Calderon v. Royal Park, LLC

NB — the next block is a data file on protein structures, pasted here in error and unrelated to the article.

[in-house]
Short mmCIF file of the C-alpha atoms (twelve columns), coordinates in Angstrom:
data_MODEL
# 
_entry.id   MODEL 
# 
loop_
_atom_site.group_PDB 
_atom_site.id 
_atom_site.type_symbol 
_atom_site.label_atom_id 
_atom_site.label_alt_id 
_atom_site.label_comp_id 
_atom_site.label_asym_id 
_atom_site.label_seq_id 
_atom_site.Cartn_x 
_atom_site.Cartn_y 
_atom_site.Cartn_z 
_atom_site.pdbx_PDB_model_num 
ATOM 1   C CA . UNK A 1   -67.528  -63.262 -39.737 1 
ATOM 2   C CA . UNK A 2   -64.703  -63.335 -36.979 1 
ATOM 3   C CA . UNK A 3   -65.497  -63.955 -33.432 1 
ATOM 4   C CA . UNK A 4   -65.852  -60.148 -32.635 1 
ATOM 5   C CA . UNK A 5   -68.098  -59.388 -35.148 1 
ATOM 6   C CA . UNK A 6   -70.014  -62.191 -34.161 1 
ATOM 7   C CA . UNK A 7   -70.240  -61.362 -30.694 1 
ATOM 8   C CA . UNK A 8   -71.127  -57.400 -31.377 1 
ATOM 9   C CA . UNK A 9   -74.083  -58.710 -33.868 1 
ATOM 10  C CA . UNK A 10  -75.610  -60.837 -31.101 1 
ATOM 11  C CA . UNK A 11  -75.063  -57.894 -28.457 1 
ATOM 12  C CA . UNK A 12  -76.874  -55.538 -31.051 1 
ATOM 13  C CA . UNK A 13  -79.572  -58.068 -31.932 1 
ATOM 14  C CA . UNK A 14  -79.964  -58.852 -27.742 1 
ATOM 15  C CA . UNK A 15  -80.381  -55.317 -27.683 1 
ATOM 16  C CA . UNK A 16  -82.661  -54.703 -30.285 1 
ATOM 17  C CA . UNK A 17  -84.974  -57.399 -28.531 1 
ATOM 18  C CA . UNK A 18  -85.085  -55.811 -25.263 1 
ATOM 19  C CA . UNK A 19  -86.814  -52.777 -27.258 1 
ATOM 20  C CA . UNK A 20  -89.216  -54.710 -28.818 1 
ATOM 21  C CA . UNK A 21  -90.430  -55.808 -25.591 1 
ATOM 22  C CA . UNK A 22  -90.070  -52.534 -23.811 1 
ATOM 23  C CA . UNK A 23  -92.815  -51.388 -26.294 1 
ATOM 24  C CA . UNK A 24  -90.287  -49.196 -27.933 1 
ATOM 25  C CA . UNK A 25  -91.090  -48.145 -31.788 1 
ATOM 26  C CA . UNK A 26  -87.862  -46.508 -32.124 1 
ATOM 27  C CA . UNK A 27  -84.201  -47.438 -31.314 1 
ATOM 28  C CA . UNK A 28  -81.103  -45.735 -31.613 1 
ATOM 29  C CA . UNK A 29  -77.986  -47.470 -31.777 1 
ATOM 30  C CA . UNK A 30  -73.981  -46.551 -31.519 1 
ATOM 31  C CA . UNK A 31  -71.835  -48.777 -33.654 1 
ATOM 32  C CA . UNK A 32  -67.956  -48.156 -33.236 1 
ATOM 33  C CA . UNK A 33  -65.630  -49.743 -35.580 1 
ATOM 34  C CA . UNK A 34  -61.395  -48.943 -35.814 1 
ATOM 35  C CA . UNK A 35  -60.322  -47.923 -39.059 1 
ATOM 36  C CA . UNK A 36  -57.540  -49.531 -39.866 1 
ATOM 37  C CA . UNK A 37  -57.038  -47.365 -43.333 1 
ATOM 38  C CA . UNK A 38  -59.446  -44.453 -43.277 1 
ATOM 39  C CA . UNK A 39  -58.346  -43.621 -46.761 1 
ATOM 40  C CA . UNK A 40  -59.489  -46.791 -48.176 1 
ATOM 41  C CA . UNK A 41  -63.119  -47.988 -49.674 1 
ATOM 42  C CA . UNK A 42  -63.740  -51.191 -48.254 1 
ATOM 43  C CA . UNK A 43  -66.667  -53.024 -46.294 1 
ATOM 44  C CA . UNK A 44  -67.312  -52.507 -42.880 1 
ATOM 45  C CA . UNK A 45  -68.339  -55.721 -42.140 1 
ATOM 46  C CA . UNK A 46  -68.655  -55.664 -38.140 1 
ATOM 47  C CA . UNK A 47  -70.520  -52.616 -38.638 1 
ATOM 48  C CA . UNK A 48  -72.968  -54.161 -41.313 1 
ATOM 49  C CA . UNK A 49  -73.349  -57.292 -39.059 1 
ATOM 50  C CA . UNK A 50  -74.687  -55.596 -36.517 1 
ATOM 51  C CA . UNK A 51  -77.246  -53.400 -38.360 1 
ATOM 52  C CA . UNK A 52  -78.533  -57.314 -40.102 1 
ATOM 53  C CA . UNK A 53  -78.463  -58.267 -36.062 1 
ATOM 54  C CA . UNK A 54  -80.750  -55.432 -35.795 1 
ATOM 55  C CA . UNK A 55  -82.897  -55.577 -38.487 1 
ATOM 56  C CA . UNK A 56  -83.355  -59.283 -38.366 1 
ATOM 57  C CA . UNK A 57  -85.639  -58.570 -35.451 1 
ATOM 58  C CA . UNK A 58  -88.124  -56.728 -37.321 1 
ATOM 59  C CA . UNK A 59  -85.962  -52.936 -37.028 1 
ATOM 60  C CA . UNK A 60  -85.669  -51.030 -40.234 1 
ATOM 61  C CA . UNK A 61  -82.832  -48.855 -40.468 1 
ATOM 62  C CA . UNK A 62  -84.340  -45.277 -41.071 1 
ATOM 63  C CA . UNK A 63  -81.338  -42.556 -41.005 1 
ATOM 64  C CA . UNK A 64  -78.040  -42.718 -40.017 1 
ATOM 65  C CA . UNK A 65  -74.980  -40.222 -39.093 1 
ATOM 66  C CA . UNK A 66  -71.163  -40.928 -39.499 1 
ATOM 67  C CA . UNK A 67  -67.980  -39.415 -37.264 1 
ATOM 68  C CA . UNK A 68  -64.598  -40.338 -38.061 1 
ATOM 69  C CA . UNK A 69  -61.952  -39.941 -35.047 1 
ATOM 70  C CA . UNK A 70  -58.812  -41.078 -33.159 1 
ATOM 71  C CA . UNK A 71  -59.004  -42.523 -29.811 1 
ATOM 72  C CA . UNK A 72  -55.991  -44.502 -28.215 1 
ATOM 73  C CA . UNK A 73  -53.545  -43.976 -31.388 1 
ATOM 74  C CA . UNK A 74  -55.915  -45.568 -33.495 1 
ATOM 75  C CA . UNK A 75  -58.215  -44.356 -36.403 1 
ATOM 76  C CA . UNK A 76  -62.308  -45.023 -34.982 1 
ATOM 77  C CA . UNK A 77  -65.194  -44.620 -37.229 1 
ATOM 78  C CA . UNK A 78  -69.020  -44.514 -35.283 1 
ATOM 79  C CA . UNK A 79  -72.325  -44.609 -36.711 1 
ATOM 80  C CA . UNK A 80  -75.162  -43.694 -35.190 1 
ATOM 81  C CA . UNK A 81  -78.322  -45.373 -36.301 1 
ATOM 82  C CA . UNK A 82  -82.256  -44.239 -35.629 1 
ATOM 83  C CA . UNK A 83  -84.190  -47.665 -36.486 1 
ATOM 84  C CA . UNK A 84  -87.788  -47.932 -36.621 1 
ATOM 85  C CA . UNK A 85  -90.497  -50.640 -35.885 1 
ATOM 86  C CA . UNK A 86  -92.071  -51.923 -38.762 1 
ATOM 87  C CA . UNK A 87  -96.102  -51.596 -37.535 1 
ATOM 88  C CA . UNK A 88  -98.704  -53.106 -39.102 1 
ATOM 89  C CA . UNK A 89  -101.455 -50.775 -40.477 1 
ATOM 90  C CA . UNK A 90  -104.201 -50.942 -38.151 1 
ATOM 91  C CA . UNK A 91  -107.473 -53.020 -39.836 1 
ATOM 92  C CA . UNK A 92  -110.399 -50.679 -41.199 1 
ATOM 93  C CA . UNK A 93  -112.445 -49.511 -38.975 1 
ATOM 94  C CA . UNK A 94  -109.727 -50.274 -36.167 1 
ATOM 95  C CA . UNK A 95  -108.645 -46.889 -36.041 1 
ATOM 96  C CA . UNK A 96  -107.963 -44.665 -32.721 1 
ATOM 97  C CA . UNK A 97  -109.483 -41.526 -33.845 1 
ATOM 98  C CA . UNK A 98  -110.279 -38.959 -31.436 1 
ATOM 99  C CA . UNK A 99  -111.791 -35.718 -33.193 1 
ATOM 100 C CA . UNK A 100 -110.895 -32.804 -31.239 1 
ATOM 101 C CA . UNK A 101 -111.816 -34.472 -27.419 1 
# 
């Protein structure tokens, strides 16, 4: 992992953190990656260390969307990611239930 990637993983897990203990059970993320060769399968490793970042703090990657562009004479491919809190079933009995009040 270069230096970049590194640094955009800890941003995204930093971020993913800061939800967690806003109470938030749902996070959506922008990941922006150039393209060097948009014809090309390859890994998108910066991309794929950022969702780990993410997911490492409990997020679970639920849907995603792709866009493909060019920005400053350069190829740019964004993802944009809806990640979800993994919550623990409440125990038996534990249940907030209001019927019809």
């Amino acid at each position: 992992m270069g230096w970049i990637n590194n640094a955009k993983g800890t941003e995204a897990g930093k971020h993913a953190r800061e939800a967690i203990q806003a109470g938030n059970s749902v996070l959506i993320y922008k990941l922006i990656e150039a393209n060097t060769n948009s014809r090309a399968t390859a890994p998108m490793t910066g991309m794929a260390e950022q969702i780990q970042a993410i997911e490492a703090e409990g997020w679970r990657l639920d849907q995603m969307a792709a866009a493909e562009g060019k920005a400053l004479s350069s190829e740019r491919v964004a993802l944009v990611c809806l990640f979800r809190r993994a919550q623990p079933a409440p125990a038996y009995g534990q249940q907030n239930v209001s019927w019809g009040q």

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NOTICE: All slip opinions and orders are subject to formal revision and are superseded by the advance sheets and bound volumes of the Official Reports. If you find a typographical error or other formal error, please notify the Reporter of Decisions, Supreme Judicial Court, John Adams Courthouse, 1 Pemberton Square, Suite 2500, Boston, MA, 02108-1750; (617) 5571030; SJCReporter@sjc.state.ma.us 18-P-1014 Appeals Court KIANDRA CALDERON1 vs. ROYAL PARK, LLC. No. 18-P-1014. Essex. Present: February 7, 2019. - September 10, 2019. Vuono, Wolohojian, & McDonough, JJ. Child Trespasser. Negligence, Child trespasser, Emotional distress, Duty to prevent harm, One owning or controlling real estate, Railroad: child on tracks, Duty to prevent harm, Proximate cause. Proximate Cause. Emotional Distress. Practice, Civil, Dismissal, Motion to amend. Civil action commenced in the Superior Court Department on March 28, 2016. A motion to dismiss was heard by Richard E. Welch, III, J., and entry of judgment as to one count was ordered by him; a motion for leave to amend the complaint was considered by Elizabeth M. Fahey, J.; and a second motion to dismiss was heard by James F. Lang, J., and entry of judgment as to the remaining count was ordered by him. Thomas J. Gleason for the plaintiff. Gail M. Ryan for the defendant. Albert L. Farrah, Jr., & Louis J. Farrah, II, for Thomas Fuentes & another, amici curiae, submitted a brief. By and through her next friend, Luis Calderon, who is her father. 1 2 WOLOHOJIAN, J. It is alleged that, because of holes and gaps in a fence owned and negligently maintained by the defendant, thirteen year old Kiandra Calderson found herself in harm's way on adjacent railroad tracks. The questions presented here are whether the plaintiff's claim under G. L. c. 231, § 85Q (the child trespasser statute), and her claim for negligent infliction of emotional distress were properly dismissed. We conclude that the complaint sufficiently stated both claims. Allegations of the complaint.2 The defendant owns a multi- building apartment complex located at 8 Inman Street in Lawrence. The defendant's property abuts railroad tracks owned by the Massachusetts Bay Transportation Authority (MBTA), from which it is separated by the defendant's fence. For most, if not all, of the ten years during which the defendant has owned the property, there have been large holes and gaps in the fence through which adults and children pass on a daily basis in order to reach nearby shopping plazas and the Lawrence High School.3 The defendant has known that children frequently use the gaps Because this appeal stems from the dismissal of a complaint under Mass. R. Civ. P. 12, 365 Mass. 754 (1974), we accept and recite as true the facts alleged in the complaint, and draw reasonable inferences from them in the plaintiff's favor. See Blank v. Chelmsford Ob/Gyn, P.C., 420 Mass. 404, 407 (1995). 2 Students at the Lawrence High School use the holes and gaps in the fence to cross over the tracks on their way to and from school. 3 3 and holes in the fence in order to cross over the railroad tracks, and that the condition of the fence creates a high risk of harm to them. Despite this knowledge, the defendant has failed to take reasonable steps to inspect and maintain its fence, or to prevent or dissuade individuals from using its property to cross onto the railroad tracks. Kiandra Calderon was best friends with Jenaira Fuentes, and both girls were thirteen years old as of October 31, 2014. They had crossed back and forth frequently over the railroad tracks, passing through the gaps and holes in the defendant's fence and through the defendant's parking lot. On this particular day, Kiandra and Jenaira crossed the defendant's property and through the fence in order to go to the Plaza 114 Shopping Center to buy Halloween costumes. After shopping, the girls used the same route in reverse in order to return home. But as they were together running across the tracks to reach the defendant's fence, Jenaira was fatally struck by an MBTA train. Kiandra, who was not struck by the train, tried to perform life saving measures on her friend and then remained close by as rescue personnel unsuccessfully tried to save Jenaira's life. Kiandra alleges that the defendant's failure to inspect, repair, and maintain the fence caused her "severe physical injury, severe emotional and psychological distress, loss of wages and a diminished earning capacity, a future loss of wages 4 and benefits, [and] expenses for medical treatment and care." Physical manifestations of her harm include "anxiety, depression, sleeplessness, night terrors, nightmares, diminished appetite and food intake, bouts of extreme anger, behavioral problems at home and school, poor educational performance, and self-harm." Procedural background. Based on the allegations we have set out above, the complaint asserted two causes of action: violation of G. L. c. 231, § 85Q (the child trespasser statute) (count I), and negligent infliction of emotional distress (count II). The defendant moved to dismiss the complaint on three grounds: first, that Kiandra's relationship with Jenaira was not sufficient to entitle her to recover as a bystander to Jenaira's death; second, that the defendant owed no duty to Kiandra because she was trespassing; and third, that the defendant's failure to maintain its fence was not the proximate cause of Kiandra's harm. The motion judge declined to dismiss count I (violation of the child trespasser statute), "given the allegation of physical injury to the plaintiff and this judge's reasoning in the case of Fuentes vs. Royal Park."4 The parties have not provided any information regarding Jenaira's suit Presumably, a related action brought on behalf of the decedent against the defendant. 4 5 against the defendant or otherwise provided any further explanation of the judge's ruling. In any event, we understand the judge's reference to physical harm as reflecting the judge's view that count I sufficiently stated the elements of a claim resulting in physical injury. As to the negligent infliction of emotional distress claim (count II), the motion judge dismissed it, reasoning that "the minor plaintiff only claims that the 13 year old victim was her 'best friend' . . . . Allowing anyone who claims to be a 'best friend,' with no further allegations detailing the relationship, would radically expand this theory of tort liability well beyond developed case law. This appears unwise -- although the appellate courts will get the final say on this issue." The plaintiff's appeal from the dismissal of count II is properly before us.5 The defendant contends that because the plaintiff did not file a notice of appeal within thirty days of the "judgment on motion to dismiss" that entered on count II as a result of the judge's order, the appeal is untimely. "Although dubbed a 'judgment,' that document was not one in legal effect, because it disposed of only [one count] of the complaint. [The other count] remained then undecided. There was no 'express determination that there [was] no just reason for delay' nor an 'express direction for the entry of judgment' [as required by] Mass. R. Civ. P. 54 (b), 365 Mass. [820] (1974)." Bank of Boston v. Haufler, 20 Mass. App. Ct. 668, 675 (1985). See Mass. R. A. P. 3 (a) (2), as amended, 378 Mass. 927 (1979). Accordingly, the defendant is incorrect when it argues that the plaintiff was required to file a notice of appeal within thirty days of this so-called "judgment." Identifying the ruling within the notice of appeal filed within thirty days of the judgment was all that was required. See Mass. R. A. P. 5 6 In response to the judge's dismissal of count II, the plaintiff filed a motion for leave to amend the complaint to expand upon the depth and nature of her friendship with Jenaira: "The plaintiff and Jenaira were best friends. They first met in the 4th [g]rade at the Robert Frost School. They became friendly and socialized with each other during the school day. During the 6th [g]rade they became closer. They continued to socialize daily at school, but began seeing each other frequently outside of school, approximately every other day. They would visit at each other's houses or socialize together out in the community. They developed a close personal bond and did many activities together, such as playing video games, studying for school, shopping and general socializing. The plaintiff considered Jenaira to be her best and closest friend." In a margin endorsement, the judge "[d]enied [the motion] on the ground of futility." We understand this to mean that, even accepting the new factual allegations as true, the judge concluded that the relationship between the plaintiff and Jenaira was too distant to maintain a negligence claim as a bystander. The plaintiff has timely appealed the denial of her motion to amend. After discovery, the defendant moved for summary judgment on count I on three grounds.6 First, the defendant argued that 3 (c) (1), as appearing in 430 Mass. 1602 (1999), and Mass. R. A. P. 4 (a) (1), as amended, 464 Mass. 1601 (2013). Because the grounds of the motion are not identified in it, and the memorandum in support of the motion is not included in the record, we rely on the judge's recitation of the issues raised by the defendant in its summary judgment motion. We note that the better practice is to identify the grounds for a motion 6 7 because the plaintiff was not struck by the train, she did not suffer "physical harm" as required by the statute. The judge rejected this argument, reasoning that physical harm in this context is to be understood as it is in the context of claims for negligent infliction of emotional distress. See e.g., Sullivan v. Boston Gas Co., 414 Mass. 129 (1993). This aspect of the judge's ruling is not challenged on appeal. Second, the defendant argued that it owed no duty to the plaintiff as a trespasser and that the plaintiff could not prove causation since her injuries occurred on MBTA property, not on its own. The judge concluded that duty and causation were fact dependent in this case and that, on the record before him, there were sufficient factual questions as to each to put the issues to the jury. Although the defendant argues that the judge was incorrect, it has not included the summary judgment record in the record on appeal. Therefore, the defendant has given us no basis upon which to disturb the judge's conclusion that there was a sufficient factual basis to put the questions of duty and causation to the jury. See Mass. R. A. P. 18 (a) (1) (v) (b), within the motion itself so that there is no question on appeal as to what was, or was not, raised below. See Mass. R. Civ. P. 7 (b) (1), 365 Mass. 748 (1974) ("An application to the court for an order shall be by motion which, unless made during a hearing or trial, shall be made in writing, shall state with particularity the grounds therefore, and shall set forth the relief or order sought"). 8 as amended, 425 Mass. 1602 (1997) (requiring "any document, or portion thereof, filed in the case relating to an issue which is to be argued on appeal"); Shawmut Community Bank, N.A. v. Zagami, 411 Mass. 807, 810-811 (1992). Third, the defendant argued that the plaintiff could not satisfy her burden to prove that, because of her age, she did not realize the risk involved in passing through the holes in the fence and across the railroad tracks. The judge rejected this argument, ruling that it was up to the jury to determine whether, "at age thirteen, the plaintiff truly understood the dangers to which she subjected herself by cutting through the gap in the defendant's fence to cross and recross the railroad tracks." See Tyron v. Lowell, 29 Mass. App. Ct. 720, 722-723 (1991) (capacity of a "reasonable twelve year old" is "a question of fact, not law"); Puskey v. Western Mass. Elec. Co., 21 Mass. App. Ct. 972, 974 (1986) ("Whether a teenager actually appreciated a particular hazard is a question of fact"). The defendant does not challenge this aspect of the judge's ruling on appeal. After the denial of its motion for summary judgment, the defendant moved for reconsideration, arguing for the first time that the child trespassing statute does not create an independent cause of action but only establishes a standard of care. Since the plaintiff's negligent infliction of emotional 9 distress claim had earlier been dismissed on the ground that the plaintiff could not recover as a bystander, the defendant argued, there was therefore no negligence claim to which the child trespasser statute applied. The court denied the motion for reconsideration because the argument had not previously been raised. See Audubon Hill Condominium Ass'n v. Community Ass'n Underwriters of America, Inc., 82 Mass. App. Ct. 461, 469-470 (2012) (judge did not abuse discretion in denying motion for reconsideration that raised new argument). At the same time, recognizing the importance of the issue and wishing to give the plaintiff an opportunity to respond, the judge allowed the defendant leave to file a supplemental motion to dismiss count I, allowed the plaintiff to respond, and heard argument.7 The judge thereafter dismissed count I, and this appeal followed. Discussion. On appeal, the plaintiff argues (1) that count I should not have been dismissed because she is entitled to maintain a negligence claim under the child trespasser statute, (2) that her negligent infliction of emotional distress claim should not have been dismissed, and (3) that her motion to amend the complaint should have been allowed. The first two arguments are interdependent, and we accordingly discuss them together. Because we conclude that the unamended complaint should not have Neither party has appealed the judge's ruling on the motion for reconsideration. 7 10 been dismissed, we need not (and do not) reach the plaintiff's third argument. Count I of the complaint asserts a claim under G. L. c. 231, § 85Q, which was enacted in 1977 in order to soften the "Draconian" common-law rule that tortfeasors had no duty to child trespassers except to refrain from wanton and willful misconduct. See Soule v. Massachusetts Elec. Co., 378 Mass. 177, 180 (1979). In specific circumstances, the statute creates liability sounding in negligence to a child trespasser for artificial conditions (sometimes called "attractive nuisances") for which a landowner is responsible. See Mathis v. Massachusetts Elec. Co., 409 Mass. 256, 261-262 (1991). General Laws c. 231, § 85Q, states: "Any person who maintains an artificial condition upon his own land shall be liable for physical harm to children trespassing thereon if (a) the place where the condition exists is one upon which the land owner knows or has reason to know that children are likely to trespass, (b) the condition is one of which the land owner knows or has reason to know and which he realizes or should realize will involve an unreasonable risk of death or serious bodily harm to such children, (c) the children because of their youth do not discover the condition or realize the risk involved in intermeddling with it or in coming within the area made dangerous by it, (d) the utility to the land owner of maintaining the condition and the burden of eliminating the danger are slight as compared with the risk to children involved, and (e) the land owner fails to exercise reasonable care to eliminate the danger or otherwise to protect the children." Although it created a statutory entitlement to relief, the statute did not foreclose parallel relief under the common law. 11 See Soule, 378 Mass. at 181-182 (statute did not foreclose Supreme Judicial Court "from announcing compatible changes in the common law of torts"). See also Schofield v. Merrill, 386 Mass. 244, 255 (1982) (Liacos, J. dissenting). Accordingly, not long after the statute's enactment, the Supreme Judicial Court modified the common-law rule to harmonize with it and held that "there is a common law duty of reasonable care by a landowner or occupier to prevent harm to foreseeable child trespassers," Soule, supra at 182, where the child "would fail to appreciate his peril because of his youth," McDonald v. Consolidated Rail Corp., 399 Mass. 25, 28-29 (1987). Thus, the common-law rule has become "indistinguishable in its elements from the statute," id. at 29, and "[t]he common law and statutory exception are coextensive, each embodying the 'rule of § 339 of the Restatement (Second) of Torts [(1965)],'"8 Jad v. Boston & Maine Corp., 26 The statute's language is "practically identical" to the Restatement (Second) of Torts § 339, which has since been replaced with Restatement (Third) of Torts § 51 (2012). See id. at comment l, at 252-253. With the exception of "flagrant trespassers," who are covered by Restatement (Third) of Torts § 52, § 51 provides: 8 "[A] land possessor owes a duty of reasonable care to entrants on the land with regard to: "(a) conduct by the land possessor that creates risks to entrants on the land; "(b) artificial conditions on the land that pose risks to entrants on the land; 12 Mass. App. Ct. 564, 567 (1988), quoting Soule, supra at 184. See Puskey, 21 Mass. App. Ct. at 973. The motion judge accepted the defendant's argument that § 85Q is not a "standalone" cause of action and therefore the plaintiff could not maintain a claim directly under it. No case has confined the statute in this manner, and we decline to do so here. It seems clear to us both from the language of the statute, and from the cases we set out above, that a claim may be brought directly under § 85Q, but that the elements of that claim are co-extensive with our common law. As a practical matter, therefore, it matters not how the claim is labeled in the complaint. See Ahern v. Warner, 16 Mass. App. Ct. 223, 226 n.2 (1983), citing Gallant v. Worcester, 383 Mass. 707, 709-710 (1981). A plaintiff may choose to proceed either directly under the statute or by asserting a common-law negligence claim; either way, the elements to be proved and the available defenses will be the same. See Mathis, 409 Mass. at 261 (because § 85Q "creates liability based on negligence principles, the comparative negligence defense is available to defendants"); Jad, 26 Mass. App. Ct. at 570. Thus, we conclude that the "(c) natural conditions on the land that pose risks to entrants on the land; and "(d) other risks to entrants on the land when [certain affirmatives duties are] applicable." 13 plaintiff was entitled to assert a claim directly under the statute. However, we also conclude that where, as here, the theory of the claim is negligent infliction of emotional distress, the statutory claim is co-extensive with that commonlaw cause of action and subject to the same defenses. As a practical matter, this means that the two claims are duplicative, with § 85Q providing the standard for the duty of care.9 It is on this basis that we consider the defendant's three arguments why the plaintiff failed to state a common-law claim for negligent infliction of emotional distress: if any one of the three is correct, then the plaintiff's claim under § 85Q also cannot be sustained. The defendant's three arguments are first, that the plaintiff (as merely a "best friend") is not the type of bystander who can recover for her emotional distress; second, that the defendant owed no duty to maintain its fence to prevent child trespassers from accessing adjacent railroad tracks; and third, that the failure to maintain the fence was not the proximate cause of the plaintiff's injuries. In order to recover for negligently inflicted emotional distress, a plaintiff must prove (1) negligence; (2) emotional On remand, the judge need not submit the two claims separately to the jury since the elements of proof for both are the same. 9 14 distress corroborated by objective evidence; (3) causation; and (4) that a reasonable person would have suffered emotional distress under the circumstances of the case.10 See Sullivan, 414 Mass. at 132, 137; Payton v. Abbott Labs, 386 Mass. 540, 557 (1982). The plaintiff must show "objective corroboration of the emotional distress alleged." supra. Sullivan, supra, quoting Payton, All the requisite elements were pleaded in the complaint with sufficient factual support. Specifically, the complaint alleged that for many years the defendant, despite knowing that children used the gaps in the fence to cross onto the adjacent railroad tracks, failed to repair or maintain its fence to protect children from that unreasonable danger, that the plaintiff and her best friend were drawn onto the tracks as a result, that she suffered physical injury and emotional distress as a result of being together on the tracks when her best friend was killed, and that objective manifestations of her emotional distress include "anxiety, depression, sleeplessness, night terrors, nightmares, diminished appetite and food intake, bouts of extreme anger, behavioral problems at home and school, poor In this case, the element of negligence is to be determined with reference to the elements of the child trespasser statute because, as we noted supra, the common law and statutory claims are co-extensive, with § 85Q providing the standard of care. 10 15 educational performance, and self-harm." Nothing more was required at the pleading stage. Nonetheless, the defendant argues that the plaintiff, not having been struck by the train herself, was therefore a bystander who could not recover for her harm. Labeling the plaintiff a "bystander" does not make her so. A bystander is one who herself was never in danger from the defendant's negligence, but instead merely observed or later came upon the effects of the defendant's negligence upon another. See Cohen v. McDonnell Douglas Corp., 389 Mass. 327, 340 (1983) (thirdperson bystander recovery allowed "in some circumstances even though the plaintiff was not within the 'zone of danger' created by the defendant's negligent conduct"); Dziokonski v. Babineau, 375 Mass. 555, 563-568 (1978) (bystander recovery doctrine more expansive than zone of danger rule and "reasonable foreseeability" liability). A person who, as alleged here, is herself placed within the zone of danger created by the defendant's negligence is not a bystander and may "recover for emotional distress and injuries caused by witnessing injuries negligently inflicted on another." 385 Mass. 323, 333 (1982). Cimino v. Milford Keg, Inc., Such a person is better understood as a "primary victim of the alleged negligence, and not one who merely experiences 'distress at witnessing some peril or harm to another'" (citation omitted), Kelly v. Brigham & Women's Hosp., 16 51 Mass. App. Ct. 297, 310 (2001), and her emotional distress, therefore, is "a separate cause of action which arose at the time of the defendant's negligence," Miles v. Edward O. Tabor, M.D., Inc., 387 Mass. 783, 789 n.8 (1982). Bystanders who are not within the zone of danger must have "substantial physical injury and proof that the injury was caused by the defendant's negligence. Beyond this, the determination whether there should be liability for the injury sustained depends on a number of factors, such as where, when, and how the injury, to the third person entered into the consciousness of the claimant, and what degree there was of familial or other relationship between the claimant and the third person." Rodriguez v. Cambridge Hous. Auth., 443 Mass. 697, 700 (2005), quoting Dziokonski, 375 Mass. at 568. But this rule has never been applied to a plaintiff who was within the zone of danger herself -- let alone one who, as here, was placed there by the defendant's alleged negligence. See Migliori v. Airborne Freight Corp., 426 Mass. 629, 637-638 (1998) (bystander doctrine applied where rescuer plaintiff came upon injured victim after accident had occurred); Stockdale v. Bird & Son, Inc., 399 Mass. 249, 252-253 (1987) (bystander doctrine applied where plaintiff mother did not learn of accident until several hours after it occurred and did not see injuries to son until later); Cohen, 389 Mass. at 342-344 (bystander doctrine applied 17 where plaintiff mother did not learn of victim's death until seven hours after accident and did not observe accident or victim); Ferriter v. Daniel O'Connell's Sons, Inc., 381 Mass. 507, 517-519 (1980) (bystander doctrine applied where plaintiff wife and children neither saw the accident nor arrived at the scene); Dziokonski, 375 Mass. at 555, 568 (bystander doctrine applied where plaintiff mother went to scene of accident after it had occurred); Barnes v. Geiger, 15 Mass. App. Ct. 365, 366369 (1983) (bystander doctrine applied where plaintiff mother went to scene of accident). Instead, "[w]hen a plaintiff has been subjected to the risk of serious bodily harm from an automobile or other object directed toward his person by the negligent conduct of a defendant, emotional damage may be expected to result, and the requirement of some additional element of satisfactory proof of [emotional distress] has been met." Payton, 386 Mass. at 554. Our law in this regard is consistent with the Restatement (Third) of Torts § 47 (2012), which provides that "[a]n actor whose negligent conduct causes serious emotional harm to another is subject to liability to the other if the conduct . . . places the other in danger of immediate bodily harm and the emotional harm results from the danger." For these reasons, we conclude that the complaint asserts a direct claim of negligence, not a derivative bystander claim. 18 Although it is true that the plaintiff seeks to recover damages for witnessing the death of her best friend, she does so as someone who herself was placed in the zone of danger by the defendant's conduct. Accordingly, she is not subject to the multifactor standard governing bystander recovery, and we need not decide whether being a "best friend" satisfies it. We turn now briefly to the defendant's remaining two arguments. First, relying on Gage v. Westfield, 26 Mass. App. Ct. 681 (1988), the defendant argues that, as a matter of law, it owed no duty to the plaintiff because she was a trespasser with whom it had no "special relationship," and because she was injured on adjacent land. Gage, though, is a case of municipal liability under the Massachusetts Torts Claims Act, G. L. c. 258, § 2. We have found nothing to suggest that G. L. c. 231, § 85Q (or its parallel common-law rule as we discussed supra), requires a "special relationship"; indeed, to the contrary, the statute is premised on the fact that the child has no such relationship and is a trespasser. Moreover, even overlooking that important distinction, Gage does not help the defendant; as we stated there, "in some situations a landowner's duty to exercise reasonable care does not terminate abruptly at the borders of his property but may extend to include a duty to take safety measures related to known dangers on adjacent property." Id. at 685. We repeated this point in Tryon v. 19 Lowell, 29 Mass. App. Ct. 720, 722 (1991), in which we stated that "[t]he city's duty could extend to dangers on land adjacent to that which the city owned if the defect on the city land had a causal link to the adjacent danger." here: That link is alleged the defendant is said to have failed to maintain its fence, which therefore served as an invitation to children to pass through it and onto the adjacent MBTA tracks. Second, the defendant argues that the complaint fails because, as a matter of law, there was no proximate cause between its failure to maintain its fence and the plaintiff's injuries. The defendant appears to be arguing that, because the children had many times before used the holes in the fence without being hit by a train, the train was therefore the sole cause of the plaintiff's injuries on this occasion. But "[t]he question whether it was foreseeable that someone like [the plaintiff] might be hurt because of the hole in the fence is a question of fact, not law." Tryon, 29 Mass. App. Ct. at 722. Likewise, it is a question for the jury to determine whether the defendant's fence "posed an unreasonable risk of causing death or serious bodily injury to the child," Phachansiri v. Lowell, 35 Mass. App. Ct. 576, 578 (1993) (plaintiff children dug under one fence and then climbed over another to reach pool where one then drowned), and whether the plaintiff appreciated the particular hazard here, Puskey, 21 Mass. App. Ct. at 973-974 20 (whether teenager appreciates a particular hazard is question of fact). We note further that summary judgment was denied on this point and that that ruling is unreviewable given that the defendant has not included the summary judgment record here. We certainly see no reason to reach a different conclusion on the allegations of the complaint, knowing that summary judgment was denied on a fuller factual record that has not been placed before us. For the reasons set out above, we reverse the dismissal of the complaint. Having reached that conclusion, there is no need to consider whether the plaintiff's motion to amend the complaint was properly denied. The case is remanded for further proceedings consistent with this opinion. So ordered.